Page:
“Where the Crawdads Sing” by wildlife scientist Delia Owens is marketed as an “ode to natural world”, but Owens takes the theme further than a simple celebration of nature and into the realm of morality. At the heart of the novel is this presupposition: what is natural is inherently moral.
Owens’ story follows Kya Clark, a young girl coming of age in the marshland of North Carolina. After being abandoned by her family, she must take her cues on life, love, and survival from the wildlife surrounding the run-down shack where she lives. The story is at once a bildungsroman, a romance, and a crime drama, but the thread that runs through each aspect of the story is Kya’s reliance on nature to inform her moral code, particularly when it comes to male-female relationships.
“Most of what she knew, she’d learned from the wild. Nature had nurtured, tutored, and protected her when no one else would. If consequences resulted from her behaving differently, then they too were functions of life’s fundamental core.”“Where the Crawdads Sing”
As she reaches her teenage years, Kya attracts two suitors: mild-mannered Tate Walker and popular townie Chase Andrews. Tate woos her in the ways of nature, with feathers and a mutual love of the marsh while Chase is the local golden boy, a symbol of the civilized world to which she doesn’t belong. Throughout her interactions with each boy−the deep emotional connection she builds with Tate and the primarily sexual relationship she has with Chase−Kya looks to nature to understand how males and females interact.
Interwoven throughout the romance narrative is the flashforward sequencing of a murder and investigation in Kya’s future. We learn Chase Andrews has been found dead in the mud of the marsh. There are no footprints, but the grate of the nearby water tower is open, and the law suspects he was pushed to his death. All fingers point to Kya.
“A swamp knows all about death, and doesn’t necessarily define it as tragedy, certainly not a sin.”“Where the Crawdads Sing”
Despite the mounting evidence against Kya, Owens leads us to believe she’s innocent of the murder and only suspect due to the bias of the townspeople who uncharitably refer to her as the “Marsh Girl”. But we’ve seen Kya watch a female praying mantis bite the head off her mate and think “female insects know how to deal with their lovers.”
“When cornered, desperate, or isolated, man reverts to those instincts that aim straight at survival. Quick and just. They will always be the trump cards because they are passed on more frequently from one generation to the next than the gentler genes. It is not a morality, but simple math. Among themselves, doves fight as often as hawks.”“Where the Crawdads Sing”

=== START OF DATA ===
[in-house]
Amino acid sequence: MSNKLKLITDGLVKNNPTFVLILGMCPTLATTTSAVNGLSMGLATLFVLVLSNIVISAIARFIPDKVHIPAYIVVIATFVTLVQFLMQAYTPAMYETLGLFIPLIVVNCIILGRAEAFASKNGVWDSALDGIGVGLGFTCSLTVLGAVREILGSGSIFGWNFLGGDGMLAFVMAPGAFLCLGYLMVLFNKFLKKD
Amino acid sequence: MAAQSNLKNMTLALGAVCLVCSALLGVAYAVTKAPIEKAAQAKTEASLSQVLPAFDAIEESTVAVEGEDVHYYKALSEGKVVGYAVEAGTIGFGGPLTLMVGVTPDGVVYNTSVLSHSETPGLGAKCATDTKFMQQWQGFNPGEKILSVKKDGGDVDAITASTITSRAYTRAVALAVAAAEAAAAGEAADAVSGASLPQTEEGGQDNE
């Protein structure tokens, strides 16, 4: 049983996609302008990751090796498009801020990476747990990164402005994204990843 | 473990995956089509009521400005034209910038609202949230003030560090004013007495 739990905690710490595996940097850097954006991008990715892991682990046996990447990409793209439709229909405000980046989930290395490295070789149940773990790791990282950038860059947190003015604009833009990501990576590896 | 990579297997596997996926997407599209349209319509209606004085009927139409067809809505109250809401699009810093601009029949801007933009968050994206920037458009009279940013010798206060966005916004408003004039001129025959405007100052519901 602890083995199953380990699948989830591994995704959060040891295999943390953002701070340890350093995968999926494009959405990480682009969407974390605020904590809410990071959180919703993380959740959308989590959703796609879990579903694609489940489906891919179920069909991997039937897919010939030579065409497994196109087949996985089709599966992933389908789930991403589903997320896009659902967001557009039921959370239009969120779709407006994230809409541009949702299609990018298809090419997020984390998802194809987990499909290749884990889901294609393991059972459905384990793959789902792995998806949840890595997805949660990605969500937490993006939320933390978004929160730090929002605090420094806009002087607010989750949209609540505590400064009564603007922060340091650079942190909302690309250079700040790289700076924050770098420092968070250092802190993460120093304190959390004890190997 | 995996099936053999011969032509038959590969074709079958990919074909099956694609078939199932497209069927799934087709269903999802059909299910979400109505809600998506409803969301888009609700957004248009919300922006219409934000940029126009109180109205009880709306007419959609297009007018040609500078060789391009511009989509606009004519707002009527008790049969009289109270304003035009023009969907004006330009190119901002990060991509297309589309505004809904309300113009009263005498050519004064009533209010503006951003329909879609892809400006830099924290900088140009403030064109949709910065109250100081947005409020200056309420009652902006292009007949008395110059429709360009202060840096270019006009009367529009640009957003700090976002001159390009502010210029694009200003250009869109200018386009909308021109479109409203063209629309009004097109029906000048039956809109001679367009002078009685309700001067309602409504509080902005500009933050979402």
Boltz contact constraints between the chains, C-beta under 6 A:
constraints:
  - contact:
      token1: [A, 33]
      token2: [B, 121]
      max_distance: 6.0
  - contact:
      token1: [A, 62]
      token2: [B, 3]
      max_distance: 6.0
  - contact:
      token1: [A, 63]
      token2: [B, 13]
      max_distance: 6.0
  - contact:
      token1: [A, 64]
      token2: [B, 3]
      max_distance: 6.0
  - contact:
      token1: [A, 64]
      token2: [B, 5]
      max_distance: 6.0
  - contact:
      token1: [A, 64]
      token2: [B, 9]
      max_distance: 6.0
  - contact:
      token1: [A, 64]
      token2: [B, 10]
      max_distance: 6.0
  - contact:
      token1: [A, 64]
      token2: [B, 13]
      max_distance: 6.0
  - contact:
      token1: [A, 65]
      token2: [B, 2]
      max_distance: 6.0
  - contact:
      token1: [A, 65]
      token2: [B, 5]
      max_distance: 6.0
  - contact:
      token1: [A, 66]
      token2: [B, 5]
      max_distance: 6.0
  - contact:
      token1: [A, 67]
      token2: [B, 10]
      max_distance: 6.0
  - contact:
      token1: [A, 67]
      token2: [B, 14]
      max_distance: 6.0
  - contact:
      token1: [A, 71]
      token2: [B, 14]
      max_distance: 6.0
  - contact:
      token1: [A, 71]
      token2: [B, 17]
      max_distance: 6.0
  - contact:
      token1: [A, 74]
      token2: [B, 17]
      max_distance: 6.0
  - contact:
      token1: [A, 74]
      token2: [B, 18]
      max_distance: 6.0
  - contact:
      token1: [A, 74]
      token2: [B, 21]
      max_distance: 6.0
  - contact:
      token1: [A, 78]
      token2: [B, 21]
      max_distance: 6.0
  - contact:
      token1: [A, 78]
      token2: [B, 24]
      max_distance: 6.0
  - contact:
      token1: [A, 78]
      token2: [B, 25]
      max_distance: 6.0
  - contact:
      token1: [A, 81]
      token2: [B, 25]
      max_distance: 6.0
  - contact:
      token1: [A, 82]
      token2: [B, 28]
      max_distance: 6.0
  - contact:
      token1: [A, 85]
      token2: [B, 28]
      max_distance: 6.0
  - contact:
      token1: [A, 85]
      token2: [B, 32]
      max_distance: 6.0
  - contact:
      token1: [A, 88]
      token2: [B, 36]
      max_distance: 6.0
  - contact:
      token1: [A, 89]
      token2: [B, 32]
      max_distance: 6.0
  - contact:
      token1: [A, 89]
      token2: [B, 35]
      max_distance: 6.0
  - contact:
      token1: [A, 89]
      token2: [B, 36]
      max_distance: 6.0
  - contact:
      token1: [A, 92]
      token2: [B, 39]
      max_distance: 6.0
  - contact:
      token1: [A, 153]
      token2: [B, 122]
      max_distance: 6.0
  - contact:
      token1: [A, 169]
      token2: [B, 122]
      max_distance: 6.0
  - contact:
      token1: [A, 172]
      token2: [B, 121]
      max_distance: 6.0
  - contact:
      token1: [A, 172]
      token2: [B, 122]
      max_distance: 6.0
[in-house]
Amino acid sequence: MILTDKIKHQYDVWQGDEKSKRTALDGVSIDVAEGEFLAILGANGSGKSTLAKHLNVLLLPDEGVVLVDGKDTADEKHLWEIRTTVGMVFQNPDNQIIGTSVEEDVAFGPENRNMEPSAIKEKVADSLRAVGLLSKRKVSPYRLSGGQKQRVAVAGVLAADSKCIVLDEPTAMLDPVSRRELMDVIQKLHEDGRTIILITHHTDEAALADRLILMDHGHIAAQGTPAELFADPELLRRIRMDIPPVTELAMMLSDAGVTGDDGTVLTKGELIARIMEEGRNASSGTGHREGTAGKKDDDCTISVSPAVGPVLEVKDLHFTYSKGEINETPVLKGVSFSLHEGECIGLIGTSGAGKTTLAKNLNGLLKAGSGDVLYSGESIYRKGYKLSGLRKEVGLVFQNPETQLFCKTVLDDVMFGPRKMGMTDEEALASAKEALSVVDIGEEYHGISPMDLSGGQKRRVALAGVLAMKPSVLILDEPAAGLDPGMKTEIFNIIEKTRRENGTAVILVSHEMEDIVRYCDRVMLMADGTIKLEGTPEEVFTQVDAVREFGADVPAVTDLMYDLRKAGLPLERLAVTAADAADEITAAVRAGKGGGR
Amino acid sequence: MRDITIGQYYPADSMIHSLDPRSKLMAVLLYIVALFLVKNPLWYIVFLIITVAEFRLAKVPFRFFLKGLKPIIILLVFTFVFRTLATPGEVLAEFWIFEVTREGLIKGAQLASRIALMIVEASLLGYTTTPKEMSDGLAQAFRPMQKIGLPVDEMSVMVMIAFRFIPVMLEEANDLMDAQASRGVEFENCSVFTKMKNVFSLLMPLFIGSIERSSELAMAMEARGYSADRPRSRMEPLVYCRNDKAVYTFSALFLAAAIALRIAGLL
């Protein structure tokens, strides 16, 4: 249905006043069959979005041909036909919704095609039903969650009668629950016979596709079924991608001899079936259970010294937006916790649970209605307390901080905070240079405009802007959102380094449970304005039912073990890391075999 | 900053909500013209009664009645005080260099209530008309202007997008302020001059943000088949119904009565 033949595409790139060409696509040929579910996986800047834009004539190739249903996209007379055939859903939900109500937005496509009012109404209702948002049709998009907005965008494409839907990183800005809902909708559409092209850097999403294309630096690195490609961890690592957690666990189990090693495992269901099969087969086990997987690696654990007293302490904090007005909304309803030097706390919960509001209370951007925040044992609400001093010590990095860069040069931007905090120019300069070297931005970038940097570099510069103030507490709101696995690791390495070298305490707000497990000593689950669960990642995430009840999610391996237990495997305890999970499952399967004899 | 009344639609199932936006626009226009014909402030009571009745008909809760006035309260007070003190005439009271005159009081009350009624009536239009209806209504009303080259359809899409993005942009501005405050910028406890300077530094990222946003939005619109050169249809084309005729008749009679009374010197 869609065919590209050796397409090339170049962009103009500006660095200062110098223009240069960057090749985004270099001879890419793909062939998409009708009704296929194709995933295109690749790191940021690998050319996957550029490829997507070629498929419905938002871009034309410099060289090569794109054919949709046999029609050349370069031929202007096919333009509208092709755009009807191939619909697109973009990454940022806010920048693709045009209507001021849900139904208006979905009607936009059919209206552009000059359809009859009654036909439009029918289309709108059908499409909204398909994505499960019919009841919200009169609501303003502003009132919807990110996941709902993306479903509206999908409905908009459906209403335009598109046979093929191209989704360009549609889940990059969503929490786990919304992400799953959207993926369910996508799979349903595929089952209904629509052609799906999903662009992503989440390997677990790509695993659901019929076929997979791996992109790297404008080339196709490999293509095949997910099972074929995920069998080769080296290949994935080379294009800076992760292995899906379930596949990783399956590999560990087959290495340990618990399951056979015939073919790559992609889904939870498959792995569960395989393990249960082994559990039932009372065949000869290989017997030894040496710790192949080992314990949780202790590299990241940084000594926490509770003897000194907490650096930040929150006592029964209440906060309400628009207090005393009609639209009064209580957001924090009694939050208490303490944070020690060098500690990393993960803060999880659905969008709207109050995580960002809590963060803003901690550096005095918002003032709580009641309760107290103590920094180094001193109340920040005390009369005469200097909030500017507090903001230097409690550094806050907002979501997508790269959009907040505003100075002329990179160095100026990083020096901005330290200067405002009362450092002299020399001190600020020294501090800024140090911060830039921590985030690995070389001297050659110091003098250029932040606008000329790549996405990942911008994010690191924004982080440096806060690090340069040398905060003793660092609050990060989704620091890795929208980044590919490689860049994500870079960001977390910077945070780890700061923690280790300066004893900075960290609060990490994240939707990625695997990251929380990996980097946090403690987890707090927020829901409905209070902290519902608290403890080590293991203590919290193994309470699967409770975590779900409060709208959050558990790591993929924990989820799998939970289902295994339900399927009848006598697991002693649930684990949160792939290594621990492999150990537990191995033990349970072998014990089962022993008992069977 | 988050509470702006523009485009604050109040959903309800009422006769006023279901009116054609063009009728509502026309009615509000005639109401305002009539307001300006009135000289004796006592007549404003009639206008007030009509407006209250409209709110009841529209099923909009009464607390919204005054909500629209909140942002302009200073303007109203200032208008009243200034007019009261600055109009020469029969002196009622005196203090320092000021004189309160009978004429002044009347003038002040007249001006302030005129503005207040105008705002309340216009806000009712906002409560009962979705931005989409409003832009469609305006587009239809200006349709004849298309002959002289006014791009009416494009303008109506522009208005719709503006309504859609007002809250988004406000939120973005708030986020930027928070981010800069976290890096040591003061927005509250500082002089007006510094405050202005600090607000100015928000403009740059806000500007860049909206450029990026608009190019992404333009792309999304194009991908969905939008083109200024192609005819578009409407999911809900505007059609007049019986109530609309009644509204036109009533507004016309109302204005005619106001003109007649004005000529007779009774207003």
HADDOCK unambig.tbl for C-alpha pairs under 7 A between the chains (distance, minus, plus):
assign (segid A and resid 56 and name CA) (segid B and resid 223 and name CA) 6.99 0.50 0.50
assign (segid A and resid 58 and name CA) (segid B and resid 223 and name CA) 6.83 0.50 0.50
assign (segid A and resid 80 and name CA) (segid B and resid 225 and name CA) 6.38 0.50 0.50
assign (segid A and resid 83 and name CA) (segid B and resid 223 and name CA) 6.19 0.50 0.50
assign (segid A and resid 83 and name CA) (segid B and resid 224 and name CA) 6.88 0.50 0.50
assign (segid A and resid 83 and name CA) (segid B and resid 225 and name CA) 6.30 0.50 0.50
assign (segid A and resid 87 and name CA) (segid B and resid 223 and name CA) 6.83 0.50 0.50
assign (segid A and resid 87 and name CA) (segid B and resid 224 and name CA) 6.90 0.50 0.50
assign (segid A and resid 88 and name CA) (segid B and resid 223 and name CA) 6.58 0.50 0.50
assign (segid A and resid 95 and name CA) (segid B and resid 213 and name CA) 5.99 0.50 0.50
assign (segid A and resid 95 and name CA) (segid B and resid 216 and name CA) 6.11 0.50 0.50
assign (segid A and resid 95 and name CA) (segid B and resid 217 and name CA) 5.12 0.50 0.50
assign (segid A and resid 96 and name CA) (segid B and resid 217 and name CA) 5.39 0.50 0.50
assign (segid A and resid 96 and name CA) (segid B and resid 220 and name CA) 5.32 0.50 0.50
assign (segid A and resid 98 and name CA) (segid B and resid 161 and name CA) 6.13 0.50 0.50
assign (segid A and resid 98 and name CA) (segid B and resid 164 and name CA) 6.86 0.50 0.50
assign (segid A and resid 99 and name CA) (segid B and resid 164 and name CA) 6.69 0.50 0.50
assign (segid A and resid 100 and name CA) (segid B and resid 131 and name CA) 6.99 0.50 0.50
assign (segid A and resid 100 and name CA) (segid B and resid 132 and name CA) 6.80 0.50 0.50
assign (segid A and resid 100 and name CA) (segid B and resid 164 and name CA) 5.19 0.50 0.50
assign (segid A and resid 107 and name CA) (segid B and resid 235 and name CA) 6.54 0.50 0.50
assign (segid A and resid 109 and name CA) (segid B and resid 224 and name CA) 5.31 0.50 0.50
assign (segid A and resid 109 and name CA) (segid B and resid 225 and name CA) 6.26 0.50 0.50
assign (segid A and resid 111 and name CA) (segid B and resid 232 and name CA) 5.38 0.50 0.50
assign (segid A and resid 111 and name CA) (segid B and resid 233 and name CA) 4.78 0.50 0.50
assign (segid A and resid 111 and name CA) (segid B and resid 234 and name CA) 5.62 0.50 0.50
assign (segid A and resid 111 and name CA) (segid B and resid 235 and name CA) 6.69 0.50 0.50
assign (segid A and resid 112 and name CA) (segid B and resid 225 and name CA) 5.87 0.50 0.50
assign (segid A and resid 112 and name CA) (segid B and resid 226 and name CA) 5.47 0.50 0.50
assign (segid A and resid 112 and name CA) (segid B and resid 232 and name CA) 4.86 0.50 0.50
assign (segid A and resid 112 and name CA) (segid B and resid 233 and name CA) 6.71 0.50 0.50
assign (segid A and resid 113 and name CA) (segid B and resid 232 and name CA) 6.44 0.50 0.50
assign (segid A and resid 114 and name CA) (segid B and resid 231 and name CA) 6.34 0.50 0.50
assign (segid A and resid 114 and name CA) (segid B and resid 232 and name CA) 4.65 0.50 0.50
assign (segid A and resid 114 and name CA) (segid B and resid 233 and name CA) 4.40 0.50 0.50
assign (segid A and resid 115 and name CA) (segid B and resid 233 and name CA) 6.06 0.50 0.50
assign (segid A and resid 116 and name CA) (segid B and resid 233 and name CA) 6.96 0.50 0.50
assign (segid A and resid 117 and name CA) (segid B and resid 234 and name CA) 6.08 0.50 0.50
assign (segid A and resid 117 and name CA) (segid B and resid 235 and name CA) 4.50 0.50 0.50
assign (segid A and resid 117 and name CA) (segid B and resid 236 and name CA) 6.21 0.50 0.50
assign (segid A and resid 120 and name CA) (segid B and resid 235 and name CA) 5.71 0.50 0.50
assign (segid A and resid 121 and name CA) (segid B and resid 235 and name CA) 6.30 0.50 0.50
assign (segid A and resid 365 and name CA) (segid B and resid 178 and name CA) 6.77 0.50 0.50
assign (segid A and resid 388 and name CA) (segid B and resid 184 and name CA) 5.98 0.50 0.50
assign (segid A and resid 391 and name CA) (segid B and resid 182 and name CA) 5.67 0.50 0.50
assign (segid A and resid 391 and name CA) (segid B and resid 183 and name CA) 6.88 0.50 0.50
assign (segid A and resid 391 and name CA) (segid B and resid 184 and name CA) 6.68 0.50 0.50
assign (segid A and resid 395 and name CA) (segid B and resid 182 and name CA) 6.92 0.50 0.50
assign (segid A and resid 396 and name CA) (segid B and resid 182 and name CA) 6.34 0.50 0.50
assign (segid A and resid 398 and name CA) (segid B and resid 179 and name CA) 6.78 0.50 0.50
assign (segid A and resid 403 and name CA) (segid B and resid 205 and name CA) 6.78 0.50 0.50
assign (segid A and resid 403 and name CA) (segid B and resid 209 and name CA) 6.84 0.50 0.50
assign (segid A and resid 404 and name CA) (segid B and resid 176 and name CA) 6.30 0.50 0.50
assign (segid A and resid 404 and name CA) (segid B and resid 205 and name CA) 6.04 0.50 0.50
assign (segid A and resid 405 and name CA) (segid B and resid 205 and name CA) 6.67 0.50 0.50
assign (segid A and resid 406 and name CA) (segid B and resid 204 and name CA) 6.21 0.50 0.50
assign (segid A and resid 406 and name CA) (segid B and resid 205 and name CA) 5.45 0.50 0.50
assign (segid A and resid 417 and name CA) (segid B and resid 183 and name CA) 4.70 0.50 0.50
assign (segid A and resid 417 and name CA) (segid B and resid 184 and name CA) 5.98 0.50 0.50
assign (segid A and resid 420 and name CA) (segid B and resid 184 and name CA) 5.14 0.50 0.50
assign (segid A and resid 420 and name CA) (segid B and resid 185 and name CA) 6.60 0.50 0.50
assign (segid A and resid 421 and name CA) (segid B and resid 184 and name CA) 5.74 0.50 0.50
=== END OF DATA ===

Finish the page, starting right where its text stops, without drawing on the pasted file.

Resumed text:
What Kya learns from nature is ruthlessness. Owens masks this revelation in beautiful language, portraying nature as many do−a benevolent mother with abundant lessons to reveal if only we would drop our moral pretense and listen. Kya’s god is the land that raised her, and any understanding she has of right and wrong is based solely on the natural inclinations of the wildlife she studies.
Sometimes a mother fox leaves her kits, as Kya’s mother left her, and even though the kits may die the vixen may breed a stronger litter, ensuring the survival of her lineage. Often bullfrogs or fireflies use deceitful tactics to trick partners into reproduction. These are lessons Kya learns are harsh in the short term, but net positive over time. But is this how we, as image bearers of God, understand the distinction between right and wrong? Eat or be eaten? Might is right?
We are surprised to learn at the novel’s end, years after the trial and exoneration, that it was indeed Kya who murdered Chase. The fact that Chase attempted to rape Kya earlier in the novel is meant to justify her in the elaborate planning and premeditation of his murder after the fact. After all, it’s a dog eat dog world out there. Kya’s father may have abandoned her, but she has a new role model in Darwin. Who needs God’s law when we can practice survival of the fittest? Revenge is nature’s virtue.
Owens’ theme is essentially that whatever ensures your survival must be right for you. Mother Nature is the ultimate moral relativist. In a godless, evolutionary universe there is nothing wrong with Chase attempting to rape Kya; it would have allowed him to propagate his seed. Equally, there’s nothing wrong with Kya biting off his head.
But Owens undermines this theme in how she writes about the degrading way that Chase used Kya for sex, in the shame Kya experienced under the neon lights of a cheap motel, in the deep violation of sexual assault. These values don’t stem from nature, but from God who made male and female in His image, instilling in them a creational purpose (Genesis 1:27-28). Relationships between men and women find meaning in the construct of God’s law, not natural law.
As they walked along the tide line in late afternoon, he took her hand and looked at her. “Will you marry me, Kya?” “We are married. Like the geese,” she said.“Where the Crawdads Sing”
Owens is right: nature is beautiful. But remember it, too, has suffered the effects of the fall. After Adam’s sin, the ground was cursed, and death entered the world (Genesis 3:17-18). Even now creation is held in bondage to decay (Romans 8:20-21). If we accept the idea that what is natural is moral, we should engage in cannibalism as the praying mantis does. Men should roam the streets in the name of aggressive herding, a practice whereby male dolphins surround a female and relentlessly mate with her for weeks. We should abandon our young and eat our mates.
Instead of searching this fallen creation for our moral code, we should find truth in the revealed word of the Creator. Right and wrong find meaning not in nature, but in the nature of God.
“The grass withers, the flower fades, but the word of our God will stand forever.”Isaiah 40:8